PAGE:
Brookline pitch may hit Sox fans in wallet
Town ponders raising parking meter rates
BROOKLINE - Red Sox fans may not get a free pass to park in Brookline on their way to Fenway Park this summer.
Officials in Brookline are warming to the idea of extending the hours that parking meters operate near Fenway Park and charging about $10 to park in the spots during games.
In past seasons, parking has been free at meters in Brookline after 6 p.m. Sox fans could hop on the Green Line to get to Fenway and avoid parking fees near the stadium that can cost up to $35. But as a result, customers at some businesses - such as those near the St. Mary’s MBTA stop on Beacon Street - often could not find a place to park.
“Our regulars will not come down here when it’s a game day,’’ said Paul Walsh, general manager of the Beacon Street Tavern, who said at least 50 percent of his patrons drive to the restaurant.
Brookline selectmen appointed a committee to consider hiking meter rates and extending the hours for metered spots until 10 p.m., said Bill Schwartz, a cochairman of the committee.
The changes could affect more than 100 parking spots around the St. Mary’s stop and the 1000 block of Beacon Street.
Schwartz said the goal is to generate more revenue for the town and increase the turnover in parking spots near the St. Mary’s T stop, which is about a half-mile from Fenway Park.
The changes would need to be approved by the town’s Transportation Board. But Schwartz, who sits on that board, said it is expected that new meter rates and extended meter hours could be put in place around the St. Mary’s T stop after the start of the fiscal year, which begins July 1.
Though Boston doesn’t raise the rates to park at metered spots around Fenway Park on game days, Brookline wouldn’t be the first community to hike rates near a baseball stadium.
During games, the District of Columbia charges more for metered spots around the Washington Nationals’ stadium, which opened in 2008. Meter rates around the park during games are $2 for the first hour, $8 each for the second and third hours, and $2 for the fourth hour.
John Lisle, a spokesman for the district’s Department of Transportation, said the rates are part of a performance-based approach the city uses for places where parking is in high demand.
Lisle said the meter rates were hiked in an attempt to encourage use of mass transit.
The rates are comparable to charges in area parking garages. The first hour on a meter is cheaper than the second and third so that a person wishing to make a quick stop at a local business would not be penalized by paying game-time rates, Lisle said.
Schwartz said Brookline’s parking committee would probably recommend that meter rates be lower during the first two hours and then significantly higher for subsequent hours.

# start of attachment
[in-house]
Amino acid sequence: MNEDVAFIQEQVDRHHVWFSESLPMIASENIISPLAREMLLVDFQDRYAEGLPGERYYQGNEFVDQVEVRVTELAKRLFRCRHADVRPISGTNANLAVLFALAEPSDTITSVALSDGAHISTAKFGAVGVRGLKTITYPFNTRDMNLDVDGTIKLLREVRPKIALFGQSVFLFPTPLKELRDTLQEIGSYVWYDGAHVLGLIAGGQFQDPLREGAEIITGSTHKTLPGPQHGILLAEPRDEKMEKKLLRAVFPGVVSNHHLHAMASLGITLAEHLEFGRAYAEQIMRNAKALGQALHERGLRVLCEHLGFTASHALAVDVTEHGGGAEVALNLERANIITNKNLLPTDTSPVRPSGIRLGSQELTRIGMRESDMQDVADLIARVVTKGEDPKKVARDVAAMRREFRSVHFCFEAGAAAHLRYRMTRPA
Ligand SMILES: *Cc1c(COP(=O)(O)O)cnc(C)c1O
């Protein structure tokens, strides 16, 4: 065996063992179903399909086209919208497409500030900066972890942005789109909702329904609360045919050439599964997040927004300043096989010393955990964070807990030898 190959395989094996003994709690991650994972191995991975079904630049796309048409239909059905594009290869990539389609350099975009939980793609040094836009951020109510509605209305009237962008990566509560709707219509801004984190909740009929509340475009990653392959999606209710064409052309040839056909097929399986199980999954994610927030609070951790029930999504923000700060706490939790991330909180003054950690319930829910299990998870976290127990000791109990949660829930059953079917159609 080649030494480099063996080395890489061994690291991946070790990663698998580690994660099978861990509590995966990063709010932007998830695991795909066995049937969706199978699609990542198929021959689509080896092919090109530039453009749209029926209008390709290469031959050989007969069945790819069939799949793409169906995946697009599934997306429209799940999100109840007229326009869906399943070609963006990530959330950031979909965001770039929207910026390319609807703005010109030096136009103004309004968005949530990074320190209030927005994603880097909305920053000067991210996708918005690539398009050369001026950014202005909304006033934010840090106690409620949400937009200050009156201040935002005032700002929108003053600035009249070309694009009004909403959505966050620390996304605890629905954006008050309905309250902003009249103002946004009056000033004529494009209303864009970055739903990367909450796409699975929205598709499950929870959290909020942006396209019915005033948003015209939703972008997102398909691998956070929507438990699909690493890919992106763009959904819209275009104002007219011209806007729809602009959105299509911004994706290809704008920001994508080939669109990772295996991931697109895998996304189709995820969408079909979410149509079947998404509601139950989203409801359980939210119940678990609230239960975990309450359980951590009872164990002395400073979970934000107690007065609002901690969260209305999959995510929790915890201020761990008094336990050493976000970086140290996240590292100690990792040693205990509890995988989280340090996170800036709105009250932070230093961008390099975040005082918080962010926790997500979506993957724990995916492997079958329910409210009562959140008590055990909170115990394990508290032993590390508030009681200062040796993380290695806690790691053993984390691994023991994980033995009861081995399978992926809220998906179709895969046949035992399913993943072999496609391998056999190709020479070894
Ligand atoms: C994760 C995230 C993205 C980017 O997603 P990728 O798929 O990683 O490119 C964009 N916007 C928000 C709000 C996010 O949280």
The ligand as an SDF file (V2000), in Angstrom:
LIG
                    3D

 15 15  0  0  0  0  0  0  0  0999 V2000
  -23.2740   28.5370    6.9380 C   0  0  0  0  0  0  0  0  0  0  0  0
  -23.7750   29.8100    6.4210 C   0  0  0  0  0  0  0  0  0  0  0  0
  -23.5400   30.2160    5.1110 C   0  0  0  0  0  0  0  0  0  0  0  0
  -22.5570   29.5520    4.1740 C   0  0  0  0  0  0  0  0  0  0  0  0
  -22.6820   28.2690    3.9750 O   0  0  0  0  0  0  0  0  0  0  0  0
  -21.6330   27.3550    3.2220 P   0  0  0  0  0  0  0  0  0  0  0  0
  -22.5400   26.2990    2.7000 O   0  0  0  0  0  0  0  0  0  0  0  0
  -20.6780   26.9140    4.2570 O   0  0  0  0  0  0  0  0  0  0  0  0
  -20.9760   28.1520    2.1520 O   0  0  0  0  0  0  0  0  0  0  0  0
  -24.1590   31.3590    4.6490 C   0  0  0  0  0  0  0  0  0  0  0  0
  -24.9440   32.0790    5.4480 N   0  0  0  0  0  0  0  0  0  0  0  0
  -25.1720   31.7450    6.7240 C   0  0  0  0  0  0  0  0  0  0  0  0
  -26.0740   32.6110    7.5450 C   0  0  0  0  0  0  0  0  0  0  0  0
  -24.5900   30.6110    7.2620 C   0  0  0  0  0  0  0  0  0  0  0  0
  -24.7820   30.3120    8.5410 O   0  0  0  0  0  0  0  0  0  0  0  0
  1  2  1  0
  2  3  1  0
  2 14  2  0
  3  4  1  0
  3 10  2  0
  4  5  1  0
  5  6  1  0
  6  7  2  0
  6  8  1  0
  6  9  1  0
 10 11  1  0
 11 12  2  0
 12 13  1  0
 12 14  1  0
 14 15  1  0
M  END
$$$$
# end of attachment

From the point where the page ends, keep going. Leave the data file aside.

The total cost for a metered spot on a game night could be $10 or slightly more, though Schwartz said the price would be set based on demand for parking around the St. Mary’s T stop.
The current meter rate is 75 cents an hour.
Before it raises rates near Fenway, Brookline will need to install multispace parking meters that can accept credit cards and cash as well as coins. The town is planning to install them in other busy business districts along Beacon and Harvard streets.
Walsh, who said he is a Red Sox fan, is in favor of increasing meter rates and extending meter hours because his business has a noticeable lull during home games. While a few fans parking in the area may come into the tavern before a game, Walsh said not many come in afterward.
Jerry Katz, a member of Brookline’s Chamber of Commerce who lives near the St. Mary’s T stop, said something has to be done to help merchants in the area, because restaurants are “dead meat’’ during Red Sox games when patrons can’t find a place to park.
“There is not a spot to be had anywhere near this area,’’ Katz said.
But Barry Kolgian, owner of Kolgian Oriental Rug Galleries on Beacon Street, said that although Red Sox fans take many of the parking spots, he worries that raising meter rates could scare away customers.
Kolgian said he thinks parking enforcement needs to be improved, but he doesn’t think increasing meter rates would help.
“I’m content with the way it is for the moment,’’ Kolgian said.
But after hearing complaints from a number of merchants about the lack of turnover in parking spots near Fenway, Selectman Jesse Mermell, the other cochairman on the parking committee, said the town needs to figure out how to address the problem.
“It’s trying to find that sweet spot between increasing turnover and what we can enforce,’’ Mermell said.
Brock Parker can be reached at email@example.com.